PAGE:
Do not stay fixed on the ground! Courage! From out! Who has the arms and head, with joyful vigor, is at home everywhere.

-From Goethe’s “Les Années de Pèlerinage”

Matan Porat’s intimate concert at Buttenwieser Hall pays homage to the rising and falling semitone motif through the history of Western music with tremendous self-expression and freedom.  The sheer complexity of moods from lamentation to exaltation and everything in between, made for an engaging musical experience filled with contrast and consonance.

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The journey began with Domenico Scarlatti’s (1685-1757) Sonata in D minor K32, a composition that has an immediate ascending (and descending) melodic line, a questioning theme in the form of a lament.  François Couperin (1688-1773) the French Baroque composer noted for his tone poems continues the narrative in ‘high style’ with “La Muse-Plantine” from his Pièces de clavecin.  The Czech composer Leos Janáček (1854-1928) who mined the rich history of Czechoslovakian folk music, in particular that of the southern region of Moravia, followed suit with “Intimate Sketches: Just blind fate?” a meandering impressionistic work indicative of the time period.  Janáček’s colorful work feathered seamlessly into Felix Mendelssohn’s (1809-1847) “Song Without Words Op. 62 No. 1” a pleading romantic affair, softly played and accentuated. The sweetness continued into the Norwegian composer Edvard Hagerup Grieg’s (1843-1907) Lyric Piece, Op. 12, No. 1, a graceful aria without complication in stark contrast to Béla Bartók’s (1881-1945)  short work with ostinato effect, Mikrokosmos, Book 6: From the Diary of a Fly.  The complex pattern manipulations and canonic progression within Bartok’s buzzing arrangement perfectly mimics the erratic yet determined nature of a fly.

Brahms’s sweetly agitated Intermezzo in E minor, Op. 116, No. 5 followed the comical musical notions of a pest pleasantly.  Part of Brahm’s seven Fantasias for piano written 1892 these works linger in the mind with elegance.  Another work in E minor, A Mazurka by Chopin, continues the homophonic textural qualities in the Brahm’s work but with a little less emphasis on the bass and greater expression in the right hand.  The French conductor and composer Pierre Boulez’s Notation No. 11 inserted next with cinematic vitality.  Boulez (1925-2016), an avant-garde polemicist, created lasting works in the 1940’s and 50’s.  The piano miniatures he composed in 1945, the 12 Notations, remain an important part of modern classical music and act here as intermediary to defined sections within the program.

Robert Schumann’s (1810-1856) “The Prophet Bird” takes a different flight, the short downward minor third.  The spirited voicing or cries in this slow movement are part of Schumann’s “Forest Scenes,” and conjure similar notions of strange flight in the introductory section.  French composer, Erik Satie (1866-1925) provides a measured technical interlude with  Gnossienne No.2.  The Gnossienne was a new term for a musical composition that Satie created with a certain religious connotation.  The music scored in free time is quite experimental in its harmony, marking another deviation in the program.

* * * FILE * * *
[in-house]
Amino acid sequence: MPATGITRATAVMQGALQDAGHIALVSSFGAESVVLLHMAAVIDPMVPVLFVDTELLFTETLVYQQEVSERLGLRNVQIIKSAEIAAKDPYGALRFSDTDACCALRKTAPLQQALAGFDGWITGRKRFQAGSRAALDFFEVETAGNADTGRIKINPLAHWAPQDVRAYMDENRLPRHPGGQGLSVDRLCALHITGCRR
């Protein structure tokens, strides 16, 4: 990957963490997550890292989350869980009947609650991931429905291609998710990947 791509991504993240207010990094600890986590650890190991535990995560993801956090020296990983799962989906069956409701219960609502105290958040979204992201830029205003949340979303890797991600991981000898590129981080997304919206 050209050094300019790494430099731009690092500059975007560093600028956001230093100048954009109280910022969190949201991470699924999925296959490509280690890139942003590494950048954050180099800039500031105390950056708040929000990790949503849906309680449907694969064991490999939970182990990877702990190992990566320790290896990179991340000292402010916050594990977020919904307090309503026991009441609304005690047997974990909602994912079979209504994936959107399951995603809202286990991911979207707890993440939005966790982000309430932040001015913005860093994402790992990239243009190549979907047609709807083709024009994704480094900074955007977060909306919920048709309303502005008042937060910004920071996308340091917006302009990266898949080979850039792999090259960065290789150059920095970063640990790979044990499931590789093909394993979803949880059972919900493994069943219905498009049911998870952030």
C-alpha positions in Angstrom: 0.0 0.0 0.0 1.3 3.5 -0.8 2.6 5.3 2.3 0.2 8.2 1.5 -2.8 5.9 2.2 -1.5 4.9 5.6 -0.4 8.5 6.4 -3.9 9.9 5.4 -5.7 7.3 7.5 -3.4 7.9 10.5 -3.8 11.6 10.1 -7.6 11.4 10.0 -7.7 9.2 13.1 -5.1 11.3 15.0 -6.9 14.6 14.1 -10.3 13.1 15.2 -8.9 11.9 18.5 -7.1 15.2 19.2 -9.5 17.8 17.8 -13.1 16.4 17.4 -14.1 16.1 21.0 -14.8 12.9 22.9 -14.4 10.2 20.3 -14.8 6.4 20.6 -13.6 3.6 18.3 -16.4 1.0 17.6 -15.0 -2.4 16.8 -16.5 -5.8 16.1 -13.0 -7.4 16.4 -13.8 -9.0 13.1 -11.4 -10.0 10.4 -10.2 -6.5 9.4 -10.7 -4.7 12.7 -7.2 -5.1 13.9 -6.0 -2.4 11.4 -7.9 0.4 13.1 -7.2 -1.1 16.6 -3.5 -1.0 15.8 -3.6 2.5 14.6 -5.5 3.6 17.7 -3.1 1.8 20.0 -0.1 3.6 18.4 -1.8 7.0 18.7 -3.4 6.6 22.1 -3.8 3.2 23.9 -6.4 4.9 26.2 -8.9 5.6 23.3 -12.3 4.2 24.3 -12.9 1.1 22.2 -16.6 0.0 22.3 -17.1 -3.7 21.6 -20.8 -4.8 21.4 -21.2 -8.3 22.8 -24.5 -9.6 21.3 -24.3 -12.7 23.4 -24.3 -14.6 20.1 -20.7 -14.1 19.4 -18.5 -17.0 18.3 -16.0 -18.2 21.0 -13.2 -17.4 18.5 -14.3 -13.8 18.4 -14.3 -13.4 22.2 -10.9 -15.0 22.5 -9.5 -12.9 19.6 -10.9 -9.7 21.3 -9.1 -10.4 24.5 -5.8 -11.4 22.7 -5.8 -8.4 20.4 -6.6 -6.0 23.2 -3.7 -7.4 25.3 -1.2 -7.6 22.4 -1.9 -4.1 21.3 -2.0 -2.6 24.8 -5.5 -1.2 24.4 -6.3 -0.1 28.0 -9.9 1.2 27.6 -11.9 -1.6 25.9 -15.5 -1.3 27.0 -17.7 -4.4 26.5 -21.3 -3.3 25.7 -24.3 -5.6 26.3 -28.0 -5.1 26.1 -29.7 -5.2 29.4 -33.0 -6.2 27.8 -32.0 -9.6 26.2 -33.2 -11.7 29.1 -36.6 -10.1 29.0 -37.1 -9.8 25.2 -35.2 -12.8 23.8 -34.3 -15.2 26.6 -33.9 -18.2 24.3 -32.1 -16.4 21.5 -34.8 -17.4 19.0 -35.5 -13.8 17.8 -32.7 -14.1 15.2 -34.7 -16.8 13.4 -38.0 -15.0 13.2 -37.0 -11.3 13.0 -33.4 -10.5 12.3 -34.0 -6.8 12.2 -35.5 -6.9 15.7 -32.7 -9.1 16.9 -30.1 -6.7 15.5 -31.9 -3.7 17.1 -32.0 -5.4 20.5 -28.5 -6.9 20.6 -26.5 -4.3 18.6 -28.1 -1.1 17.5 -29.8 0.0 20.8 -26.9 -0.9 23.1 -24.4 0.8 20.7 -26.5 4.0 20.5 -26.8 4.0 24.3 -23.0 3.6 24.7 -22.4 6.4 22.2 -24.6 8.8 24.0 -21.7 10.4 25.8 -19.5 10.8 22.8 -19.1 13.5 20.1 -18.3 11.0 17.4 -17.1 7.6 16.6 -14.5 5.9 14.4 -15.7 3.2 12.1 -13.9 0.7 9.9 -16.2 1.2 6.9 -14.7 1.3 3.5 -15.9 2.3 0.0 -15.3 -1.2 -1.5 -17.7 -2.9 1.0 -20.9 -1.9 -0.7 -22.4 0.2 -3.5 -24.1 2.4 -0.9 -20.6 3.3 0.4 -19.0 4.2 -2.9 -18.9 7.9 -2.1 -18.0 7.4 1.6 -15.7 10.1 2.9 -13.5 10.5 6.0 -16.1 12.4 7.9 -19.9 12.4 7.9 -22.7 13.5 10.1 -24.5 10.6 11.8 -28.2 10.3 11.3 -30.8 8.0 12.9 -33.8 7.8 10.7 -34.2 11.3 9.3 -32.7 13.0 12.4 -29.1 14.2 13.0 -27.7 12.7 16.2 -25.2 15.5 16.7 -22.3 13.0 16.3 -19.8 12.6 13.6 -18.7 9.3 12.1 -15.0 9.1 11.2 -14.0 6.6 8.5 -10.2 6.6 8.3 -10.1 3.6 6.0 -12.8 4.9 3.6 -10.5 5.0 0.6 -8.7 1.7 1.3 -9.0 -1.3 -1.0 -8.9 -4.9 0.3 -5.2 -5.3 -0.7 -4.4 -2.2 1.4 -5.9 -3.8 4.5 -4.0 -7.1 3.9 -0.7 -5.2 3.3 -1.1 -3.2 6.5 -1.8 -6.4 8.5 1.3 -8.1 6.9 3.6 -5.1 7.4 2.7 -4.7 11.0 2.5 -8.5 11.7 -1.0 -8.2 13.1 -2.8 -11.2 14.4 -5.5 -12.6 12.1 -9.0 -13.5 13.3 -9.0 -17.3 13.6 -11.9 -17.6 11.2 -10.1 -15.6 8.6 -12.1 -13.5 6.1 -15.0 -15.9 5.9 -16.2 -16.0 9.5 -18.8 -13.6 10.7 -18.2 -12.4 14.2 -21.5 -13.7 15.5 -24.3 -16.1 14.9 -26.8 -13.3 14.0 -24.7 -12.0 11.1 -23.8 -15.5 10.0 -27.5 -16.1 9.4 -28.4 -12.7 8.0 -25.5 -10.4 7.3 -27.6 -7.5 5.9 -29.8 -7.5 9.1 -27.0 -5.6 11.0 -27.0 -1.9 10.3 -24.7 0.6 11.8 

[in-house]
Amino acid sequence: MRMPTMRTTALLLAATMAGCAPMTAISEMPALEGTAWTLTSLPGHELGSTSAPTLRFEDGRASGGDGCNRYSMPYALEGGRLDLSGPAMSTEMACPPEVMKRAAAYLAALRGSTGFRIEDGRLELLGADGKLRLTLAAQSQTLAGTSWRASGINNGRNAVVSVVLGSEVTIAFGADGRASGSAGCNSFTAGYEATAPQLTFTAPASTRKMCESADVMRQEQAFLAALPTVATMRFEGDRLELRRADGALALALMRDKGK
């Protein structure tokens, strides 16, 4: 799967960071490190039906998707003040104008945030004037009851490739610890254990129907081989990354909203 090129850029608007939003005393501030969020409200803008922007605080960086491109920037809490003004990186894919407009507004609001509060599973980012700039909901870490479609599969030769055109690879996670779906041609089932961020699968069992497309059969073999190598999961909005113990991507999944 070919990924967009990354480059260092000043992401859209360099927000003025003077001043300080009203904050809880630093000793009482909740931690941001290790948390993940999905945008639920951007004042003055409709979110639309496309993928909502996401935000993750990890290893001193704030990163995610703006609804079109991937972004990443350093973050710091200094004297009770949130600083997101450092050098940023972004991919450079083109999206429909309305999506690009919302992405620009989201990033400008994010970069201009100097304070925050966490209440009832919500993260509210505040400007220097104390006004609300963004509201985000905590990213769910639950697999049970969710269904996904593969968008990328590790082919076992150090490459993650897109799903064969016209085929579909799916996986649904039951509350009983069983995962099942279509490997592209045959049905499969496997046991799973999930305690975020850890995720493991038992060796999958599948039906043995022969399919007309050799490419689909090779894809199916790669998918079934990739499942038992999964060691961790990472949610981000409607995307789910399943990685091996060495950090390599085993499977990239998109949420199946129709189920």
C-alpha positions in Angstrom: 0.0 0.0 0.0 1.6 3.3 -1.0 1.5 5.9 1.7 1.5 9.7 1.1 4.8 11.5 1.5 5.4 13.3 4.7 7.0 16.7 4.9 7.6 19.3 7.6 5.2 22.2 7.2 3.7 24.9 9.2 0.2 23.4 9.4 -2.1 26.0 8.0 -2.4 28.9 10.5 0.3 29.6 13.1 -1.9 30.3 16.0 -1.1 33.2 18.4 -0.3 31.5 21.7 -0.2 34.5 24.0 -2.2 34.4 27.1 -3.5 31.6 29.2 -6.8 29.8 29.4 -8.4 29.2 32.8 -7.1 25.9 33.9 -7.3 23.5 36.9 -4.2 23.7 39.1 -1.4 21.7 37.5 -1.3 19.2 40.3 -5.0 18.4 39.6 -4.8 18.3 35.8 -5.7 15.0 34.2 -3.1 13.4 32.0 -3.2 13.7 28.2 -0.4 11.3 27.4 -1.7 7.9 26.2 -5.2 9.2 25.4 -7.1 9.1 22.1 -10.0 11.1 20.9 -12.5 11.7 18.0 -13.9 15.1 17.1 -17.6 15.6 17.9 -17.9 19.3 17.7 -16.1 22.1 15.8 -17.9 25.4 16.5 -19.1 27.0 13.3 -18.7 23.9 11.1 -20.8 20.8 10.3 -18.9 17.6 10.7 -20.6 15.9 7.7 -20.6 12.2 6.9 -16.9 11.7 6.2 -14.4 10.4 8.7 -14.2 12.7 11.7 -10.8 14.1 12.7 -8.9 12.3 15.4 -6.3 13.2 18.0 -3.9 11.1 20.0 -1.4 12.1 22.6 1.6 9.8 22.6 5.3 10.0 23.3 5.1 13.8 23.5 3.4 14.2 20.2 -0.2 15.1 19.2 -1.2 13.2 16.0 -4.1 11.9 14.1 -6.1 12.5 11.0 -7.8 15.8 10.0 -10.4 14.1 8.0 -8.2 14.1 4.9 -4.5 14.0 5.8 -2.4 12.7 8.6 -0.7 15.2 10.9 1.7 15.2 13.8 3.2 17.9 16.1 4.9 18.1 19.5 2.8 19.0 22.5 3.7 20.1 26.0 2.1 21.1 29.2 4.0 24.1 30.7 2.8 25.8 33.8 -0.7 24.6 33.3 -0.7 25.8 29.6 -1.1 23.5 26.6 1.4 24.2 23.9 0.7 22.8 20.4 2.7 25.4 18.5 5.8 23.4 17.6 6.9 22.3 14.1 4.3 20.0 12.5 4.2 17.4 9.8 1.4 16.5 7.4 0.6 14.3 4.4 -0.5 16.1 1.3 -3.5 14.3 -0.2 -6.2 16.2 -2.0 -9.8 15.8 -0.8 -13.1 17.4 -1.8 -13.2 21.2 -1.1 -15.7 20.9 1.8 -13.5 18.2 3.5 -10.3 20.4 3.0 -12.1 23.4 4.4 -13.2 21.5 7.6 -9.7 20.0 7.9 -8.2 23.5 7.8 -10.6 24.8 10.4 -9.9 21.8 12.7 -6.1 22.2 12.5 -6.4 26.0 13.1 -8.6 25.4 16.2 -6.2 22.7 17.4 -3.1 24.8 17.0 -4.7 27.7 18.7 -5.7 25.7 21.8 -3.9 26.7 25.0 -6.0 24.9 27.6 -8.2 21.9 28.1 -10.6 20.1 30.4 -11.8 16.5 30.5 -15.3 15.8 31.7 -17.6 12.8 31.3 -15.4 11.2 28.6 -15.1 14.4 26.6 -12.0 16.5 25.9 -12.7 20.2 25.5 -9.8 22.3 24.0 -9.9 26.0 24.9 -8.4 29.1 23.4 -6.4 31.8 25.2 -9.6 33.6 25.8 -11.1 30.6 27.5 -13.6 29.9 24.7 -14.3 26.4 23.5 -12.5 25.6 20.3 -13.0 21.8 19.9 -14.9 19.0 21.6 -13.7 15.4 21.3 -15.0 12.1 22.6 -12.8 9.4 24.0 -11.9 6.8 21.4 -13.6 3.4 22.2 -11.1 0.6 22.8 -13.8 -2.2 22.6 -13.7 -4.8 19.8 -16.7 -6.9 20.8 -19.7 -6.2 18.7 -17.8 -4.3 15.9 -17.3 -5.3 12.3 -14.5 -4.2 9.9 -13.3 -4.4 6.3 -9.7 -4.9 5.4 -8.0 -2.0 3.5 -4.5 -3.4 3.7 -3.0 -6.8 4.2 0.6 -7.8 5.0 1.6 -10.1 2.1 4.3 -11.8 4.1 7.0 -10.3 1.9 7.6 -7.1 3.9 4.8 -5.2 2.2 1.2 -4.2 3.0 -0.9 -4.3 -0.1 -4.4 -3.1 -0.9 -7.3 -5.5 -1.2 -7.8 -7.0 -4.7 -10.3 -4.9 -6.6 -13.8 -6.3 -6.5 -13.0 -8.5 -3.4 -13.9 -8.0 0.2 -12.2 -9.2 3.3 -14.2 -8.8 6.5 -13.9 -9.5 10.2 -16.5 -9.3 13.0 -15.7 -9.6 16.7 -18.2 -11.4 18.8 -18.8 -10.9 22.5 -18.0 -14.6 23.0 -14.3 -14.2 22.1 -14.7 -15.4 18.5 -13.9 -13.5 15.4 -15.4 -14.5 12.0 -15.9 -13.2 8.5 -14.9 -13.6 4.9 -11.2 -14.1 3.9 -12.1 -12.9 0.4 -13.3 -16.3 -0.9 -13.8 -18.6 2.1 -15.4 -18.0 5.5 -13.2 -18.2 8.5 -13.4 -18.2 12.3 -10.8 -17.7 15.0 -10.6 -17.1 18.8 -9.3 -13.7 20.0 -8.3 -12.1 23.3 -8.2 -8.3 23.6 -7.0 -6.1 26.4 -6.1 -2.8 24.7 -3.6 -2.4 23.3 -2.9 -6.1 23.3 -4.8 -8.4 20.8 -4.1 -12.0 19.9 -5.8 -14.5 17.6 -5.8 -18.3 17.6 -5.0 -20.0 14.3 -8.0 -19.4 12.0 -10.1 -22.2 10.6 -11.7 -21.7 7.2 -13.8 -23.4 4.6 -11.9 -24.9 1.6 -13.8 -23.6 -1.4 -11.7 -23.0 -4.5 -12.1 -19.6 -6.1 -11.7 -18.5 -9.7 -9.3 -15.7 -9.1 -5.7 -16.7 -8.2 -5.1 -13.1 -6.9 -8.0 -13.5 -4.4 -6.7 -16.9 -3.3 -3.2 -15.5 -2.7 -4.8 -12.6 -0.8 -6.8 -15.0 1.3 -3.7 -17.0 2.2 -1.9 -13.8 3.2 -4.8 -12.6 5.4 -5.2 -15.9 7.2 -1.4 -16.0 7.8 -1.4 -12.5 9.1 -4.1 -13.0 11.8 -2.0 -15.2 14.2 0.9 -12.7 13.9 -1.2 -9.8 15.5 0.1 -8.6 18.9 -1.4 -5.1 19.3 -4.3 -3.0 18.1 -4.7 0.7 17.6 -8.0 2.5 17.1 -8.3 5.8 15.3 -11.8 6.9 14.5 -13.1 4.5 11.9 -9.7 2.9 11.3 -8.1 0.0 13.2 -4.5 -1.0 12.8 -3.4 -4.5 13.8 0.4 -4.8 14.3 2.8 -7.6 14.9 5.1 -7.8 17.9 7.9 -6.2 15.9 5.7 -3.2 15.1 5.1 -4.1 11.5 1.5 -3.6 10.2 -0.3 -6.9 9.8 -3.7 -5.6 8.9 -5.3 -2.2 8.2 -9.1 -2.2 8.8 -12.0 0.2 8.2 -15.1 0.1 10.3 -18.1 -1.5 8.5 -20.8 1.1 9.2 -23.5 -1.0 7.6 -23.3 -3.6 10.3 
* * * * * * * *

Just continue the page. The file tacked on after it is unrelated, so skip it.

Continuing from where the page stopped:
We can all relate to Claude Debussy’s (1862-1918) “Des pas sur la neige (Footprints in the Snow)” after the recent blizzard that hit New York City over the weekend.  The work from Debussy’s Préludes, Book 1 No. 6, has a four note motive that is present throughout with the impression of trudging through the snow, triste et lent. Borat followed this sad and pensive journey with the lively Baroque Gigue from Janáček Partita No. 1 in B flat major by J.S. Bach.  The flashy contrapuntal texture is a nice way to climb out of a knee-high snowdrifts. The joviality is continued in the Lyric Waltz in F major, from “Dances of the Dolls,” by Russian composer Dmitri Shostakovich  (1906-1975) and  Beethoven (1770-1827) adds lightness of being with a Bagatelle in A-flat Major.

Another wonderful Notation, #4, from Boulez marks a new direction of musical intensity leading into another Gigue, this time by Mozart in G major, K. 574.  The connection between the two is striking.  The longest work in the program, Liszt’s  “Années de pèlerinage: Vallée d’Obermann,” has a somber effect. Coupled with Gyorgy Ligeti’s (1923-2006) Musica ricercata: V. Rubato. Lamentoso and Gyorgy Kurtag’s (b.1926) Játékok: Doina one begins to weight of Hungarian classical tradition.

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Franz Liszt, 1858 by Franz Hanfstaengl

A Notation from Boulez into Alexander Scriabin’s (1872- 1915) Vers la flamme,  Op. 72. marks the mystical turn in the program.   Scriabin’s flair for illusion is poetic.  The unbroken ascension conveys simply the titular notion, “Towards the Flame.” Before returning to Scarlatti again Porat pours his soul into a triumphant Improvisation, working the entire keyboard with the zeal of youthful exuberance.  The Scarlatti theme appears again like a memory, turned inside out by so much in between wrapping up a pattern of classical ideals and associations.

-JSB